A farm that’s growing more than food
Round the Bend Farm is spread over 115 acres in Dartmouth on Buzzards Bay. And it is a working farm but it’s also an educational non-profit. One of the organization's main goals is to foster diversity. Co-founder and executive director Desa Van Laarhoven says this takes all kinds of forms at the farm and is something that’s incredibly important to her personally.
"I have been very lucky in life with diversity," she says. "I have two adopted siblings and so for me diversity of course is around ideas, it’s around how to plant plants, it’s also around thought processes and cultures and bringing people together that have different vantage points, different life experiences because of the color of their skin, because of where they’re from, because of their belief systems, so for me diversity was a huge part of that."
One of the ways this manifests at Round the Bend Farm is through partnerships with what Desa calls “agri-preneurs.” Desa and her co-founders recognize that no one person can bring 115 acres to life. And so they encourage different businesses and projects on the farm as not only a commitment to diversity of people but also to diversity of finances and ideas.
"Jeff Kinder, the co-founder here with me, he doesn’t work for the non-profit but what he does, he’s an agri-preneur so he owns basically all the pigs and all the cattle and so he raises these guys and then breeds them on-site so in this pen right now we have the boy, the boar and then we have three sows," Desa says.
The boar and the sows are all different colors and breeds, and Desa says this too is on purpose.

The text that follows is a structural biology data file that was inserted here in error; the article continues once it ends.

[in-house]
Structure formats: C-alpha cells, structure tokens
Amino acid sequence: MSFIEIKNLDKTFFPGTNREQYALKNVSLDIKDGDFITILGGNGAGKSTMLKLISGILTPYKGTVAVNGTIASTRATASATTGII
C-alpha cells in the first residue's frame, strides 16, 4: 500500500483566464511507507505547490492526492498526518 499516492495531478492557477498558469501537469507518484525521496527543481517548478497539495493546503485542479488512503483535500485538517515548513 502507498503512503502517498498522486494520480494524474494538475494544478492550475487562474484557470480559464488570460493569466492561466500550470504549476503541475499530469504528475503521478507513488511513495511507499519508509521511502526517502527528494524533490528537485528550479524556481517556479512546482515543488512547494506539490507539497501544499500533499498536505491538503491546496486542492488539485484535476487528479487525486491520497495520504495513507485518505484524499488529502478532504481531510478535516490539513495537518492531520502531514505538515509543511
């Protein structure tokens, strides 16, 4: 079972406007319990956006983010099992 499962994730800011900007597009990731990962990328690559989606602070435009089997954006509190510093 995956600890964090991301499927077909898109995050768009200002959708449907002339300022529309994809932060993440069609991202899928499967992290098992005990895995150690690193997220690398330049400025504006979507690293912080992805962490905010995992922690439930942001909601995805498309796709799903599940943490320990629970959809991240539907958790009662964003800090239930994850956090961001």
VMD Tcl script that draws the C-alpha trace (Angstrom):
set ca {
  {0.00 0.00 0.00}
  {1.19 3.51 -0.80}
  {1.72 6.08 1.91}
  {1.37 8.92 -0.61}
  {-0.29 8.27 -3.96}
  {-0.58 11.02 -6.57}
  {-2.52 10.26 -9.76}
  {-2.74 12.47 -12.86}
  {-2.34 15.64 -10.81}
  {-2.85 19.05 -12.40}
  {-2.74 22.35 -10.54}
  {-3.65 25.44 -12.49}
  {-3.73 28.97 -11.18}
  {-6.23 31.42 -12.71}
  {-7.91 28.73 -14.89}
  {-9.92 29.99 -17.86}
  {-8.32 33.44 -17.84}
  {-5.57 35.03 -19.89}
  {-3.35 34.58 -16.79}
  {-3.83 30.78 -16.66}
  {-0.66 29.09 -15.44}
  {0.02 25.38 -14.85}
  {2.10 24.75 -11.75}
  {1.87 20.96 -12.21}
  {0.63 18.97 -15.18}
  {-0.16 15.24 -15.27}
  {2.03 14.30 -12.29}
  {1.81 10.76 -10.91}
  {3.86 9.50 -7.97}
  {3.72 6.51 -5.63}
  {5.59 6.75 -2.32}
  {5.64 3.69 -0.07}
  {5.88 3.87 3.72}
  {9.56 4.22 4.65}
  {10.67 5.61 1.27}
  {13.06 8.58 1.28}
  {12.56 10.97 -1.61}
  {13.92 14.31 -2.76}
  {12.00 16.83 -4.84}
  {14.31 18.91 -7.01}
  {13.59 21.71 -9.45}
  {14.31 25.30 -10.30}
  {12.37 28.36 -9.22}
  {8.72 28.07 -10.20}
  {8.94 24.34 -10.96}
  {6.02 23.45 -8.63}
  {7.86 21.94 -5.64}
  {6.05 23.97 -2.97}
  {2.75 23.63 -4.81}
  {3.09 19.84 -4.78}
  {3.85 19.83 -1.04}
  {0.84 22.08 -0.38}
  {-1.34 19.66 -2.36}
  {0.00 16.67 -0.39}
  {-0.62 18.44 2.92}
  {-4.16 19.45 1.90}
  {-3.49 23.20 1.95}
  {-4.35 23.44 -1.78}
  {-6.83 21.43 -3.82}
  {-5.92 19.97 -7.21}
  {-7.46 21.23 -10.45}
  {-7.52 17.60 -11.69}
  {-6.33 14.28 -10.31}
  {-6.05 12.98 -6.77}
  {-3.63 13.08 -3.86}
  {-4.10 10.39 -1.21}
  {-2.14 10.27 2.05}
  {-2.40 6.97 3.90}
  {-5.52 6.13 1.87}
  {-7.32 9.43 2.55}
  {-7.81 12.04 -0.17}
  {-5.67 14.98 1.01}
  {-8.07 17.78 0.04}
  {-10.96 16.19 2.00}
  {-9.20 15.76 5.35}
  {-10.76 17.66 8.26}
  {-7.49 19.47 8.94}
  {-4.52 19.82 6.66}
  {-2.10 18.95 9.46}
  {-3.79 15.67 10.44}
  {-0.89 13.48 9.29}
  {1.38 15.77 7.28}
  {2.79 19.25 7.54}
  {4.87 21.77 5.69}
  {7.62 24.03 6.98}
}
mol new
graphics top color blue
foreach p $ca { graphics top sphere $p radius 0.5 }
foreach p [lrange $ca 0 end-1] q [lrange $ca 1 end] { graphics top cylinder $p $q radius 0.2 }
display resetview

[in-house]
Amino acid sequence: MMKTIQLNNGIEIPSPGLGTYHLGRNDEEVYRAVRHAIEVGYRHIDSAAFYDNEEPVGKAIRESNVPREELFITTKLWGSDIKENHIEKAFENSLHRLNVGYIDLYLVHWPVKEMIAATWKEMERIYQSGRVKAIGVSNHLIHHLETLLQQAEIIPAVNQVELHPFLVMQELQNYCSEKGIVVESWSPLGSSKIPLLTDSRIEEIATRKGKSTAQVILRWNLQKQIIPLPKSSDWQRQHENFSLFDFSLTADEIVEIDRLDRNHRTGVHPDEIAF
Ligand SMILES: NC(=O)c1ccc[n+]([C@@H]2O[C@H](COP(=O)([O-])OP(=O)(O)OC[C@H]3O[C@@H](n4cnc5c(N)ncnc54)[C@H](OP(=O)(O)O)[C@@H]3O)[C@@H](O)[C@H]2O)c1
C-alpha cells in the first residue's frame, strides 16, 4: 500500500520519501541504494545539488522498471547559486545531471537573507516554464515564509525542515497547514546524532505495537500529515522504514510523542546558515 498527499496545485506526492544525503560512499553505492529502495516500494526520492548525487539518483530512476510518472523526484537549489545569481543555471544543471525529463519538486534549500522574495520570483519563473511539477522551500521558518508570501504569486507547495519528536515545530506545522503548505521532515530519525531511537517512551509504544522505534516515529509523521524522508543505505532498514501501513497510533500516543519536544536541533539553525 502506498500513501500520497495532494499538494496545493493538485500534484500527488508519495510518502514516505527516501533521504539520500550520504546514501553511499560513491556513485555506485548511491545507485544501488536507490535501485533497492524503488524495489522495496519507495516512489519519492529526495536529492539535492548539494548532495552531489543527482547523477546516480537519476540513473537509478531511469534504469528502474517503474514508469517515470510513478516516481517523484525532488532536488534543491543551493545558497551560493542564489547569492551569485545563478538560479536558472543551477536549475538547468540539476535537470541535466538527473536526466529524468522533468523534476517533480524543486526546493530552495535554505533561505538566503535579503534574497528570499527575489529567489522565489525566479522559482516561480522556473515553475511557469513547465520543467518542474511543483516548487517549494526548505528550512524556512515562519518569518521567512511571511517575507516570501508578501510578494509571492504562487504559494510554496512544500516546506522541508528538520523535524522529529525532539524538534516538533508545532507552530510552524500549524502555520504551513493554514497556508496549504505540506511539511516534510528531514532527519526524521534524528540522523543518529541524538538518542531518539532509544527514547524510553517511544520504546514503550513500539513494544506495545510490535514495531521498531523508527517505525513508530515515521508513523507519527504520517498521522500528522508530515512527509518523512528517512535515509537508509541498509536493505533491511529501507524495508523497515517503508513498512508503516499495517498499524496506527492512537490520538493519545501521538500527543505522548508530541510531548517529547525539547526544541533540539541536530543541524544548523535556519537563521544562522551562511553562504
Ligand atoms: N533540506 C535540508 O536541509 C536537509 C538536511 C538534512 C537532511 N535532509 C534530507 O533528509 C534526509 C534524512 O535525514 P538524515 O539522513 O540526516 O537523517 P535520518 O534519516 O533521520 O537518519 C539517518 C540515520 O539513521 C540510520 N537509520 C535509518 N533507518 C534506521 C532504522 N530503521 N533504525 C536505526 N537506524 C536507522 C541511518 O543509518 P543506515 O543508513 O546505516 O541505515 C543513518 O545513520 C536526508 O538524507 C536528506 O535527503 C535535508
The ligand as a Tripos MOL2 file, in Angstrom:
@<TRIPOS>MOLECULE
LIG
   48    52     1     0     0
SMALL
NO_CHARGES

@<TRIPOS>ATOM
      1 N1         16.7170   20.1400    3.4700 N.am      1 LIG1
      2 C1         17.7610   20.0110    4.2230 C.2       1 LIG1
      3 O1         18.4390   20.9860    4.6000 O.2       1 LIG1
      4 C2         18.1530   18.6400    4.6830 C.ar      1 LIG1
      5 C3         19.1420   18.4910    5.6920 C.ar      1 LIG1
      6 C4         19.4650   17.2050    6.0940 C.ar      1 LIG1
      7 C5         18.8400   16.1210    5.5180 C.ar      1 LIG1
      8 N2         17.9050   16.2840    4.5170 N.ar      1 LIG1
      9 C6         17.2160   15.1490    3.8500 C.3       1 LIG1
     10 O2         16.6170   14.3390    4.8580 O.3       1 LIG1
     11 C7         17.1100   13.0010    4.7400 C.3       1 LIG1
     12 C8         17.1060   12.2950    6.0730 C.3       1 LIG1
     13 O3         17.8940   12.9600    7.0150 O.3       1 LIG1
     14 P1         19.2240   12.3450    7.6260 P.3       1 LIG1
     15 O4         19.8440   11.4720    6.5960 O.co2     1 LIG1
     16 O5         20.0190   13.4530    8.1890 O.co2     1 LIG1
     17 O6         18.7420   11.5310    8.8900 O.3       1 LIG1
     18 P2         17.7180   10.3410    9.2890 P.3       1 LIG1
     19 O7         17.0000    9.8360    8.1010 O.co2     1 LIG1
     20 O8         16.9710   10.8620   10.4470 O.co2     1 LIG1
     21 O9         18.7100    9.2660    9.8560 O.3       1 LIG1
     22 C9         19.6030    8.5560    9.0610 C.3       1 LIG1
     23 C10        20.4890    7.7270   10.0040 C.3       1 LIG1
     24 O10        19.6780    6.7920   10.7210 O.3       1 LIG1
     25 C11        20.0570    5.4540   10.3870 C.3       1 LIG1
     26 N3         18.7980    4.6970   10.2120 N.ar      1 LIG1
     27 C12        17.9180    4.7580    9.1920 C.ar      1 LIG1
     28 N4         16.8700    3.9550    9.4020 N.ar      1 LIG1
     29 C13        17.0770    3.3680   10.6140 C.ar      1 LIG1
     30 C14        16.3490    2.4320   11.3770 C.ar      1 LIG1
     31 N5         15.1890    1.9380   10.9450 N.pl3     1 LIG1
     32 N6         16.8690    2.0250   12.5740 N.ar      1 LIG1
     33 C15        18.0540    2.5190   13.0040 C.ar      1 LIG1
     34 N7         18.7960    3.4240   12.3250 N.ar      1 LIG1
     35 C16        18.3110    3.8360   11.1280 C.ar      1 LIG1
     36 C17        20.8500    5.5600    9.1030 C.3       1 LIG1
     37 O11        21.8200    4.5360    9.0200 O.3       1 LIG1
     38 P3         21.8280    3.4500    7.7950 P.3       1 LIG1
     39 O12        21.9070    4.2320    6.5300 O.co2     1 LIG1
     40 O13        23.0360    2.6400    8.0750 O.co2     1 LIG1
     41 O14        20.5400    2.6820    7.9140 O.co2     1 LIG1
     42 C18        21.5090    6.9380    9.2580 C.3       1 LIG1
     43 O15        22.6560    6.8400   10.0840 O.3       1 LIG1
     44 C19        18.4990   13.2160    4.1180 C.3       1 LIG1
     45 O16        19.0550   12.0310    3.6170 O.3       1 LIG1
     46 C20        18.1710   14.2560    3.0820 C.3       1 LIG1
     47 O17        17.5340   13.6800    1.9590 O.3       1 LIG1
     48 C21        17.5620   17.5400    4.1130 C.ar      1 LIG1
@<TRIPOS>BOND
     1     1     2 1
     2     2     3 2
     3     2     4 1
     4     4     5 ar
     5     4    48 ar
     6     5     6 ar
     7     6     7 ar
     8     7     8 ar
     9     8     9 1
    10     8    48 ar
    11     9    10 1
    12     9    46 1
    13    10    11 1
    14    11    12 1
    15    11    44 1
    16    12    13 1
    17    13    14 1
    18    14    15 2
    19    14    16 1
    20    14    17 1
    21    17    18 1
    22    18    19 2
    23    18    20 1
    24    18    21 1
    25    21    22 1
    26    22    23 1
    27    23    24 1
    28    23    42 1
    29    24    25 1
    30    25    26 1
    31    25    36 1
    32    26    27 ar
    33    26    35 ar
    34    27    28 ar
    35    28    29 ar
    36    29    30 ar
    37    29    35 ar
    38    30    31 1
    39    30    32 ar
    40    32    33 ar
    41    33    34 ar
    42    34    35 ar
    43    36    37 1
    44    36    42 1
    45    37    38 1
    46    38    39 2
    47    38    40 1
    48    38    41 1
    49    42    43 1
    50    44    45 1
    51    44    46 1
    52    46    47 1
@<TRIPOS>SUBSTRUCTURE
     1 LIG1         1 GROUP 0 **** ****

"So these guys are Tamworth, Yorkshire, Berkshire, so they’re a mix of all of those and then some of them have a little bit of Idaho pasture pig in there as well. So the idea is we take the Tamworth, Yorkshire, and Berkshire and they all have babies together and they have a usually really productive and they don’t need much assistance in terms of delivering."
Again, the idea is to build resilience through diversity—this time, biological. Next to the pigs in the barn, another agri-prenuer is raising goats who get hired to come eat undesirable plants.
"And Goat Busters they actually go and landscape. So all summer long basically starting from when the grass starts growing and things start really coming up in May until September or October they’re out in the fields and they’re working hard. So they go all around in Dartmouth, Westport, and they’ve been at UMASS Dartmouth now, and they go into places that have tons of poison ivy, or greenbrier, rosebush, thistle, places that landscape crews aren’t super excited to go into, and they are."
The goats are excited because they eat these plants. And in the process, they clear the land for other uses. Round the Bend Farm is also home to a small nature-based school, a collaborative weekly CSA program that offers its shares free to families in need, an herbal tea company, and in 2020 the farm started partnering with a branch of Americorp that’s focused on land use and farming. There’s a lot going on.
"I often call Round the Bend Farm an organism because it’s alive, and there are so many different parts of it, and that means I don’t have to manage it all, none of us have to manage it all. We can cover our bases and as long as there are clear guidelines that we are supporting each other and we’re supporting the land itself, then it really works."
In other words, Round the Bend Farm’s model works not in spite of diversity, but because of it.
Learn more about the non-profit and the agriprenuers operating there: https://roundthebendfarm.org/
This piece first aired in April 2022.